We've often heard the terms hiking and trekking used interchangeably. We all know they're both outdoor recreational activities. But are they really the same?
Hiking is an outdoor activity of walking in beautiful natural environments on pre-charted paths called hiking trails. There are day hikes and overnight hikes.
Trekking is a long journey be undertaken on foot in areas where there are usually no means of transport available. Trekking is not necessarily mountaineering; it is walking for a number of days, usually on uncharted paths, in challenging environments which are likely to be hilly or mountainous.
|Environmental impact||Hikers over many years in an area can destroy the natural environment they walk in through wood gathering, fires, fecal matter, leaving non-biodegradable matter.||As treks take longer than hikes, the environmental impact can be greater.|
|Locations||Usually in beautiful natural environments, nature trails, hills.||In areas where there is no means of transport and areas of great natural beauty. Usually in mountainous areas.|
|Equipment||Depends on the weather, day or over-night hiking. Shoes applicable to the hiking terrain, water, compass, sometimes a hiking pole. Backpack with survival kit, food and medicine for overnight hiking.||Survival kit, camping gear, boots, compass, clothing applicable to changes in temperature especially if in mountainous areas.|
|Overview||An outdoor activity of walking in natural environments often on pre charted paths called hiking trails.||A long journey on non-designated paths which could last several days and could be challenging. It is more intense and energetic than hiking.|
|Worldwide differences||Hiking is called by different names around the world: tramping in New Zealand, bush-walking in Australia, trekking in Nepal.||Trekking is also known as backpacking but should not be confused with mountaineering|
|Holidays||Day hiking or walking holidays are popular in Europe, New Zealand, Chile, Costa Rica, Hawaii and North America.||Trekking is popular in the Himalayan foothills in Nepal, India and Bhutan. The Andes in South America is also popular trekking Mecca.|
Depending on the weather and if the hike is for a day, a few hours or overnight, the equipment one carries varies. For a simple hike, good hiking shoes (preferably water proof), weather-appropriate clothing (hat, sunscreen, waterproof jacket), a trail map, compass, sunscreen, water, food and basic medical kit can be carried. The weight and bulk limit the amount of equipment that one can carry. The Leave No Trace policy also requires that equipment have multiple or alternative uses. Apart from what one would take on a day hike, overnight hikes and treks require a backpack, tent and sleeping bag for camping, fire lighting tools either flint or matches, food, water, survival kit, water purifying tablets, a compass, flashlight, map, insect repellent, A trekking pole or hiking pole which look like ski poles can be used in challenging treks can also be used. Equipment carried is to mitigate the dangers associated with hiking and trekking such as getting lost, dehydration or hypothermia, sunburn or frostbite, animal attacks, internal injuries like ankle sprains.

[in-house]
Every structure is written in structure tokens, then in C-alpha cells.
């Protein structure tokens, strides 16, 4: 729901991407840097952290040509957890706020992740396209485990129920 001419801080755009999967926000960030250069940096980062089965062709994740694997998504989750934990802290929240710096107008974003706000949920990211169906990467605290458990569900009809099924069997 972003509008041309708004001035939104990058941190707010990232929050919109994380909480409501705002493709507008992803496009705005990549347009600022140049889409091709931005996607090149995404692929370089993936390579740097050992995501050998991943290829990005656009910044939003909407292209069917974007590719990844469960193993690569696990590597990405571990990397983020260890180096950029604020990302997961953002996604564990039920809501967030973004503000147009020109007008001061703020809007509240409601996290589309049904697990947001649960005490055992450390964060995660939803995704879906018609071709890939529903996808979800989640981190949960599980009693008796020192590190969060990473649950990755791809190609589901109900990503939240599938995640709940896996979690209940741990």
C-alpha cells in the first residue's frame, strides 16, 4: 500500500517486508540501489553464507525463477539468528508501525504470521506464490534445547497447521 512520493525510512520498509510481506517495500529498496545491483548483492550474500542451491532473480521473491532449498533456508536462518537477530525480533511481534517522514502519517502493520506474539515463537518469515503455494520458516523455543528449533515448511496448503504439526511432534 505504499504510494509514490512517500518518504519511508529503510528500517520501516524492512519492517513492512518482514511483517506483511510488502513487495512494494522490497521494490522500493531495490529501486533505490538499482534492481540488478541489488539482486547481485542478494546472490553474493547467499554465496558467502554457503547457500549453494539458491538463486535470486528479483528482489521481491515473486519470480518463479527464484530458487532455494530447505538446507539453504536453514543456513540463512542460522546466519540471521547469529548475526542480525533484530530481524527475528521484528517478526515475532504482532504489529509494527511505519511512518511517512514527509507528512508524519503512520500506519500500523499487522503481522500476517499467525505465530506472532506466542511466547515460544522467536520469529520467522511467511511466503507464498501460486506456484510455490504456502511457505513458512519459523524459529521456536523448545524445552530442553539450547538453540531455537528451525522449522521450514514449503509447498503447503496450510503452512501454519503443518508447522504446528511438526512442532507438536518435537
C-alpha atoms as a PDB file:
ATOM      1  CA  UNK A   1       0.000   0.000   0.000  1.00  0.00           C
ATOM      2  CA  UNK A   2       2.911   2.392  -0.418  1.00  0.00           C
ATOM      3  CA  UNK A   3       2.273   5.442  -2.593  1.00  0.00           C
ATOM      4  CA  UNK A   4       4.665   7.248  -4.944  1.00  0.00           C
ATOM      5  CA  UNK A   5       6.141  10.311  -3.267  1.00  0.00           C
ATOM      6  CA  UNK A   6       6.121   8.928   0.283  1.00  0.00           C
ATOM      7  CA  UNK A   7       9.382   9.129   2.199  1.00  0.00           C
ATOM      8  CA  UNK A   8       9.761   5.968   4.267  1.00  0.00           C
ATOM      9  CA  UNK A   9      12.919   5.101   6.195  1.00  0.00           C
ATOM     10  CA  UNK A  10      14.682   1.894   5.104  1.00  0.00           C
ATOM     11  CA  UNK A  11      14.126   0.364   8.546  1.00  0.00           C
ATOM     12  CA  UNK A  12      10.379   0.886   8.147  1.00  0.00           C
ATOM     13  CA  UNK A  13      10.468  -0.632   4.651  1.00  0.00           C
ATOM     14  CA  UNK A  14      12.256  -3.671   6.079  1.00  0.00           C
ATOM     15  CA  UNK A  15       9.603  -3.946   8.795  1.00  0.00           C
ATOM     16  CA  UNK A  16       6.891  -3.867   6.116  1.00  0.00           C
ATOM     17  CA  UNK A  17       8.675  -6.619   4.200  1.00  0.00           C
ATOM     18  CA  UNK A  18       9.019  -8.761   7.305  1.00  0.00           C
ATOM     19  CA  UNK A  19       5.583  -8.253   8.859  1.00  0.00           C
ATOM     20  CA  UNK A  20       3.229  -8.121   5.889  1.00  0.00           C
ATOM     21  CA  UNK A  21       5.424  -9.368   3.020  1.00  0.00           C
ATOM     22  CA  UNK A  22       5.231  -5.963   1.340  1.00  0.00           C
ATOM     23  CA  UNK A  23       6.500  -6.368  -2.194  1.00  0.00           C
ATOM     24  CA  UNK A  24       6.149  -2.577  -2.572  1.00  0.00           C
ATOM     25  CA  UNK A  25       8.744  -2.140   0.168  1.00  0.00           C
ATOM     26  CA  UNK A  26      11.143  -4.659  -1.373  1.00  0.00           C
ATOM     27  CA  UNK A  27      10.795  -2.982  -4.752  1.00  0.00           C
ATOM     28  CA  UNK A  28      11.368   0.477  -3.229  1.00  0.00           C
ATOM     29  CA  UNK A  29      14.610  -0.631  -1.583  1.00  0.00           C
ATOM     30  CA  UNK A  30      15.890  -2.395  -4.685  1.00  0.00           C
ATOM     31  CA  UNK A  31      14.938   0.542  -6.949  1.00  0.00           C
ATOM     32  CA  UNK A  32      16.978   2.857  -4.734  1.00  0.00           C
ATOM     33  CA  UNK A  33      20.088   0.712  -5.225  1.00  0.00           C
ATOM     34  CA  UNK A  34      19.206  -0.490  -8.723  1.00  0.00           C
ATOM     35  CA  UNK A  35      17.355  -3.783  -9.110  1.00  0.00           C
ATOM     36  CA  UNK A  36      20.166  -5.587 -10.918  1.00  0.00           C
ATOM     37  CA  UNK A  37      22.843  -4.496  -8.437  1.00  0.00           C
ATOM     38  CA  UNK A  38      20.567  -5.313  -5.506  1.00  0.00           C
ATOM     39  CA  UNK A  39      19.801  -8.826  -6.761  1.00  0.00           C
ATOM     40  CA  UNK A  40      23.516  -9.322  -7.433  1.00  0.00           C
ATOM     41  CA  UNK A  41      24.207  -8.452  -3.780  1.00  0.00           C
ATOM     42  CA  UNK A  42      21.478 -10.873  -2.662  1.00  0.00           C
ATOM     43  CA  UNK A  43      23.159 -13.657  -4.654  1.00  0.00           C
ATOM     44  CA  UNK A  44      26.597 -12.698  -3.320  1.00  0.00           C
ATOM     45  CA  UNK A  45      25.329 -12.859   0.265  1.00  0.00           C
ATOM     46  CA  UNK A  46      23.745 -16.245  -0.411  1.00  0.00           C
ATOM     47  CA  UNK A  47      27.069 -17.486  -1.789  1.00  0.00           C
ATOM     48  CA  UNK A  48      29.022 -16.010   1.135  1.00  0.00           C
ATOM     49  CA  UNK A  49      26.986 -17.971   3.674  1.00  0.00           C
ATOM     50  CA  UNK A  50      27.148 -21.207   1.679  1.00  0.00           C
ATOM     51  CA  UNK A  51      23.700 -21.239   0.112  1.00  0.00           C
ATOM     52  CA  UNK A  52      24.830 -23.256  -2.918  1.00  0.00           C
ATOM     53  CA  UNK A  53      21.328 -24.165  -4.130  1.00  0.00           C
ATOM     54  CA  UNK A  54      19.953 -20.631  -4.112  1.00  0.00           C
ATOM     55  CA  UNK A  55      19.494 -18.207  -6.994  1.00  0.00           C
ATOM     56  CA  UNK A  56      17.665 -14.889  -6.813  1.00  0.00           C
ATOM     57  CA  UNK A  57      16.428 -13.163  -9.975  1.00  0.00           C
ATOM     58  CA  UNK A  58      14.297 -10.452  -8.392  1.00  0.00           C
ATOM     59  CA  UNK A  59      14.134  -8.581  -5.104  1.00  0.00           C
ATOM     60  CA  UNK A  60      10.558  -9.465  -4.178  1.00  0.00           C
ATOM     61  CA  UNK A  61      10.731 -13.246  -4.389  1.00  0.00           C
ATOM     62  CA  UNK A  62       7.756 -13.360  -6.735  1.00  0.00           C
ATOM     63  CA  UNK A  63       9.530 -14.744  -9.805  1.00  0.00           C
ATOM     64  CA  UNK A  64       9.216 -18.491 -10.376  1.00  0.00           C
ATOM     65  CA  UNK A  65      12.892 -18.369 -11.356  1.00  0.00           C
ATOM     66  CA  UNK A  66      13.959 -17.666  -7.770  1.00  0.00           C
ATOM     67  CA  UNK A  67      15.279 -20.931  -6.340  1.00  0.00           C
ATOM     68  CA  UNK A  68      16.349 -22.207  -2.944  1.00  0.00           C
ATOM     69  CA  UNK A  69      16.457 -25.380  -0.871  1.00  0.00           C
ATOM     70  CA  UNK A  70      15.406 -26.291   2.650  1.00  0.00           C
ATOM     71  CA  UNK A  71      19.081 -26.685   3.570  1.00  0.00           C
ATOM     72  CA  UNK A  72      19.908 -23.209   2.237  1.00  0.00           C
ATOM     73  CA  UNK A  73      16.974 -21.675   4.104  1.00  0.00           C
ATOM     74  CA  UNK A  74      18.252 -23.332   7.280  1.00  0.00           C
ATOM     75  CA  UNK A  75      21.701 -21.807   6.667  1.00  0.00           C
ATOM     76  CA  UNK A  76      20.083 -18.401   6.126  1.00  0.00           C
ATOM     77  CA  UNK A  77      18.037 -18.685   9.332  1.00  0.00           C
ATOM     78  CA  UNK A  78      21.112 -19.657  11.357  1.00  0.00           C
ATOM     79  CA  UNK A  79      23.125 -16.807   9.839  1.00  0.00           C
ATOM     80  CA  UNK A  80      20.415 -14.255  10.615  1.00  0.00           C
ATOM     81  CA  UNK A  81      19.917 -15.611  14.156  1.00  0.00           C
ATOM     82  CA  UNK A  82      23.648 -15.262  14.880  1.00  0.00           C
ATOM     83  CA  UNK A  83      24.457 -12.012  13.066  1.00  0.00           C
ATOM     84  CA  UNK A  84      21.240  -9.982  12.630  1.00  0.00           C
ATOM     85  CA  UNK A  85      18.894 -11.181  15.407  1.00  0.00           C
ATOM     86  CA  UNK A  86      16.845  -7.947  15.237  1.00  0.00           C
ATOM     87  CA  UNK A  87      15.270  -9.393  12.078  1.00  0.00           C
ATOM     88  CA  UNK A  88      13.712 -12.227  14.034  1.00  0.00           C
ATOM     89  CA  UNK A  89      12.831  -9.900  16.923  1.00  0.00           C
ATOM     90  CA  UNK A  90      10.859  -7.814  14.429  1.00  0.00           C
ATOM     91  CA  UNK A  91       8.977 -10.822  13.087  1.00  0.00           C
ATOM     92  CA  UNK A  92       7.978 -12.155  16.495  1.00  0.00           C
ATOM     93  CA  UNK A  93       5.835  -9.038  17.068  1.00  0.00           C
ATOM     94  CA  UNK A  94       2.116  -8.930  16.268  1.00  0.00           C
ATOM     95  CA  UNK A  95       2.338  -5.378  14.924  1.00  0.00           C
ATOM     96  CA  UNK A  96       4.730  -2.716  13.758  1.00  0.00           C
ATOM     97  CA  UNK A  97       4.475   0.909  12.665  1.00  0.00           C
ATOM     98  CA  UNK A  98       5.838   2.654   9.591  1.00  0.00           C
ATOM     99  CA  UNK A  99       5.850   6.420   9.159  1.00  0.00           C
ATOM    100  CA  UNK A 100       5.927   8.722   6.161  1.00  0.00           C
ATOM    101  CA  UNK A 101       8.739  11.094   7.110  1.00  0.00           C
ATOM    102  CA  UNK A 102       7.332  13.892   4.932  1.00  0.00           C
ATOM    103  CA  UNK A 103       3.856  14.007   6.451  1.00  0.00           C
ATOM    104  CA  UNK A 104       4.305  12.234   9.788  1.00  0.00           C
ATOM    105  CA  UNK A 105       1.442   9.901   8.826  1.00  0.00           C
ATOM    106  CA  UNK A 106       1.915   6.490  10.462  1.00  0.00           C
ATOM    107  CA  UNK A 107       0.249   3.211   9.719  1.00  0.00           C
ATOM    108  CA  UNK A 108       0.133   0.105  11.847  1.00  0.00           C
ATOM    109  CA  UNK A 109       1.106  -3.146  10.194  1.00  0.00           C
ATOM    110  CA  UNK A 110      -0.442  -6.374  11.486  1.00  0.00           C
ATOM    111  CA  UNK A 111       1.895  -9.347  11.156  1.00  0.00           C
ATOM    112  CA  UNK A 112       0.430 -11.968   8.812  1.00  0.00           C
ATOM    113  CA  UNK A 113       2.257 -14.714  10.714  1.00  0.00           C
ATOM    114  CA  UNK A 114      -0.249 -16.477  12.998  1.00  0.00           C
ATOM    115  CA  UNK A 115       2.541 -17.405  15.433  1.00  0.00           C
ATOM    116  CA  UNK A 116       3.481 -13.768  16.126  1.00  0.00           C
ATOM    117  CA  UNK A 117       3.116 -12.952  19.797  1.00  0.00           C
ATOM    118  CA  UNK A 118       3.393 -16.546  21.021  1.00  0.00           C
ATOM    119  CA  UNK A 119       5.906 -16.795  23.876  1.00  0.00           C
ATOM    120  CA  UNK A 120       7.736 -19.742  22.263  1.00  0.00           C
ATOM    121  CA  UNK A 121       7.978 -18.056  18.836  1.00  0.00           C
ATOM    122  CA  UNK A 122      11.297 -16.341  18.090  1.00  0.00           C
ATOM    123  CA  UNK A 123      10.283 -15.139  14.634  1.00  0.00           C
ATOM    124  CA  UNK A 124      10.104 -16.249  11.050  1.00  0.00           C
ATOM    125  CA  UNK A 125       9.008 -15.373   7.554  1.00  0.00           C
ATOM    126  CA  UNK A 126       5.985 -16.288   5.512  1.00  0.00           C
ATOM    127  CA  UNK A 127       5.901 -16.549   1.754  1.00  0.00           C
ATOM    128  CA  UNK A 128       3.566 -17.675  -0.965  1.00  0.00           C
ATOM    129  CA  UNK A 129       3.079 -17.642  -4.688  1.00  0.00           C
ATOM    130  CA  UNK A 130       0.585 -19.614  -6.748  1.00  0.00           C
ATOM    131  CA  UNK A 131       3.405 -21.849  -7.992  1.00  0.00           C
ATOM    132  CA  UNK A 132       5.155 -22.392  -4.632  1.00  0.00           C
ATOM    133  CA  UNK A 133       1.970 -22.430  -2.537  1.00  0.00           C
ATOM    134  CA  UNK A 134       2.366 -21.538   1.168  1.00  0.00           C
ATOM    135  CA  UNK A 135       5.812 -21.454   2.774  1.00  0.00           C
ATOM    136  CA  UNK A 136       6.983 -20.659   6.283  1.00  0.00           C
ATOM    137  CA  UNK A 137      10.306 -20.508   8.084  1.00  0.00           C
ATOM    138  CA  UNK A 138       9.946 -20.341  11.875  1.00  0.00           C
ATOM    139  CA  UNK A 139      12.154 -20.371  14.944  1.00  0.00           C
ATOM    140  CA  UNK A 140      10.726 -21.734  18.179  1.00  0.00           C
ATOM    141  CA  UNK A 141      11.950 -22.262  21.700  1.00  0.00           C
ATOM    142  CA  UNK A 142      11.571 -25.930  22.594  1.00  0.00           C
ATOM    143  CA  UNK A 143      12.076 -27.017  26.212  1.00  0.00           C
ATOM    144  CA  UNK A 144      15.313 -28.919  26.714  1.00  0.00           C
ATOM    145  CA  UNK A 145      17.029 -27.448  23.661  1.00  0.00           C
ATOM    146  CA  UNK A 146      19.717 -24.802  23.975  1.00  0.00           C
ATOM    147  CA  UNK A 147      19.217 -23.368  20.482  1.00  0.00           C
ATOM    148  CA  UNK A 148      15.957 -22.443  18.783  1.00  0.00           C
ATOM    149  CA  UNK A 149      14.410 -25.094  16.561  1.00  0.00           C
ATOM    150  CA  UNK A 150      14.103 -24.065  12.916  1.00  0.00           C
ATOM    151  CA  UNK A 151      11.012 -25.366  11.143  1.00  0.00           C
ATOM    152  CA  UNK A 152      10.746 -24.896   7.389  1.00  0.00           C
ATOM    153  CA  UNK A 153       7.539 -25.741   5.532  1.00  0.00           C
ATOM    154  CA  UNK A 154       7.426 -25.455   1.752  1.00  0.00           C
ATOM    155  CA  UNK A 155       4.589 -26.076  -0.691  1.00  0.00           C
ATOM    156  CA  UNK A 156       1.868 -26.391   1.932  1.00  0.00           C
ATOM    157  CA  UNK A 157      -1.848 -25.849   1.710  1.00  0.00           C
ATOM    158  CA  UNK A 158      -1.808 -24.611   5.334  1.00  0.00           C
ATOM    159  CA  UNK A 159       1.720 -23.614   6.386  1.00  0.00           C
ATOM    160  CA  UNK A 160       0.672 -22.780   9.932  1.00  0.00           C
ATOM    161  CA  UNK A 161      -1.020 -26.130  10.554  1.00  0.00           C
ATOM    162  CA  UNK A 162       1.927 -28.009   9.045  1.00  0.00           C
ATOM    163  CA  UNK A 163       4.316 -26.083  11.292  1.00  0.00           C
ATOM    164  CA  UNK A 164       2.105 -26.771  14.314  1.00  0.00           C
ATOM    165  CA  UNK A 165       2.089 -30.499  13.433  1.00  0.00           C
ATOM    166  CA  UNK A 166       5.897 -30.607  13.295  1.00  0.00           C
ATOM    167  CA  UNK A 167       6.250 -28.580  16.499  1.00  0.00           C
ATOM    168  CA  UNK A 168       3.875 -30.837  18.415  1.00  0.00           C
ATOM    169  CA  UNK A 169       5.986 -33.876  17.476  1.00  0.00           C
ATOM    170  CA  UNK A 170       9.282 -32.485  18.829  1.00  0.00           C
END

Trekking requires all of the above and a good supply of food.
Terminology Around the World
Hiking is known by many names over the world. What is known as hiking in the U.S and Britain is called tramping in New Zealand, and bush-walking in Australia. Bushwhacking is a term used specifically for hiking through dense forest where vegetation needs to be whacked for slashed with a machete in order to advance. Thru-hiking is a term associated with long end-to-end hiking (hiking a trail completely in sequence in its entirety) on a trail specifically, the Appalachian Trail.
Location of Trails
People usually go hiking in places of natural beauty. Hiking trails usually guide people through these areas which may be signposted so people do not lose their way. Whereas while trekking, the path is usually not marked and may not be previously charted. Trekking can take place in areas of great natural beauty but unlike hiking, not exclusively so. Trekking can also be a means of necessity in places where there is no vehicular transport. Hiking is a popular holiday experience especially in Europe, New Zealand, Chile, Costa Rica and Hawaii. Trekking is popular is the Himalayan foothills in Nepal, Bhutan and India and in the Andes in South America.
Hikers and trekkers follow a Leave No Trace policy to reduce the impact of their presence on the natural environment. A number of hikers over years on the same trail can cause unexpected damage on the environment such as wood depletion, wood fires. Fecal matter and non-biodegradable materials can contaminate the watershed. Some hikers have complained that pole use leaves a visible impact on the surrounding trail, poking visible holes in the ground and damaging adjacent vegetation. The most common complaint is that the carbide tips leave visible white scratches on rock, and make scraping sounds.